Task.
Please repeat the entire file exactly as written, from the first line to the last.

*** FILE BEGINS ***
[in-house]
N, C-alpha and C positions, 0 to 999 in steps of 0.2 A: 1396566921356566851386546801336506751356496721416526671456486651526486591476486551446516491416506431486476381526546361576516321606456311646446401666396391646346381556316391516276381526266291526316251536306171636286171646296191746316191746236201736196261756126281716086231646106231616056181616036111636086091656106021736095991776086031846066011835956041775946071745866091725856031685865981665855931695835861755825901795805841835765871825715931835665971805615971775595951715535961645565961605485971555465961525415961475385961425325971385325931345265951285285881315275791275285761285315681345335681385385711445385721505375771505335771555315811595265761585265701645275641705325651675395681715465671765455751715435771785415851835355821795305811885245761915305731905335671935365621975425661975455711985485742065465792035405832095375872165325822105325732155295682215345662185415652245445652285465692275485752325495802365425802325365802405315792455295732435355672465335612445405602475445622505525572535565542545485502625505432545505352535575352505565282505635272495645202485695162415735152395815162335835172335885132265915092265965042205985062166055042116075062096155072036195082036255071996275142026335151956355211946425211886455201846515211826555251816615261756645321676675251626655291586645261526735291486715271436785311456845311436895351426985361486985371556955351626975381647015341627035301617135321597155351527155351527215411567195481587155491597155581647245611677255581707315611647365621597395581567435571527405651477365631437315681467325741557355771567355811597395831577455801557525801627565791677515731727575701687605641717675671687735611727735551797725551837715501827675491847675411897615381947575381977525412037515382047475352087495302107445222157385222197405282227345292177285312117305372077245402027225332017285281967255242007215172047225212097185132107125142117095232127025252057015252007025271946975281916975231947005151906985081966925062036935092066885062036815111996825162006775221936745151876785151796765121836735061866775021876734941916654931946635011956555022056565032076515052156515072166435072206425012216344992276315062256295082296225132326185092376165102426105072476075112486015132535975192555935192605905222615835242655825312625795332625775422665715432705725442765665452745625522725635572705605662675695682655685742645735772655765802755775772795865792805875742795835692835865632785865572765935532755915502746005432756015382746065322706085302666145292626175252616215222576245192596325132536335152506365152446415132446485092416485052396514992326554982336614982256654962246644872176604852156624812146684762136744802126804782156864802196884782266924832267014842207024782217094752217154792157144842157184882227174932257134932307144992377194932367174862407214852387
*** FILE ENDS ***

[in-house]
N, C-alpha and C positions, 0 to 999 in steps of 0.2 A: 1396566921356566851386546801336506751356496721416526671456486651526486591476486551446516491416506431486476381526546361576516321606456311646446401666396391646346381556316391516276381526266291526316251536306171636286171646296191746316191746236201736196261756126281716086231646106231616056181616036111636086091656106021736095991776086031846066011835956041775946071745866091725856031685865981665855931695835861755825901795805841835765871825715931835665971805615971775595951715535961645565961605485971555465961525415961475385961425325971385325931345265951285285881315275791275285761285315681345335681385385711445385721505375771505335771555315811595265761585265701645275641705325651675395681715465671765455751715435771785415851835355821795305811885245761915305731905335671935365621975425661975455711985485742065465792035405832095375872165325822105325732155295682215345662185415652245445652285465692275485752325495802365425802325365802405315792455295732435355672465335612445405602475445622505525572535565542545485502625505432545505352535575352505565282505635272495645202485695162415735152395815162335835172335885132265915092265965042205985062166055042116075062096155072036195082036255071996275142026335151956355211946425211886455201846515211826555251816615261756645321676675251626655291586645261526735291486715271436785311456845311436895351426985361486985371556955351626975381647015341627035301617135321597155351527155351527215411567195481587155491597155581647245611677255581707315611647365621597395581567435571527405651477365631437315681467325741557355771567355811597395831577455801557525801627565791677515731727575701687605641717675671687735611727735551797725551837715501827675491847675411897615381947575381977525412037515382047475352087495302107445222157385222197405282227345292177285312117305372077245402027225332017285281967255242007215172047225212097185132107125142117095232127025252057015252007025271946975281916975231947005151906985081966925062036935092066885062036815111996825162006775221936745151876785151796765121836735061866775021876734941916654931946635011956555022056565032076515052156515072166435072206425012216344992276315062256295082296225132326185092376165102426105072476075112486015132535975192555935192605905222615835242655825312625795332625775422665715432705725442765665452745625522725635572705605662675695682655685742645735772655765802755775772795865792805875742795835692835865632785865572765935532755915502746005432756015382746065322706085302666145292626175252616215222576245192596325132536335152506365152446415132446485092416485052396514992326554982336614982256654962246644872176604852156624812146684762136744802126804782156864802196884782266924832267014842207024782217094752217154792157144842157184882227174932257134932307144992377194932367174862407214852387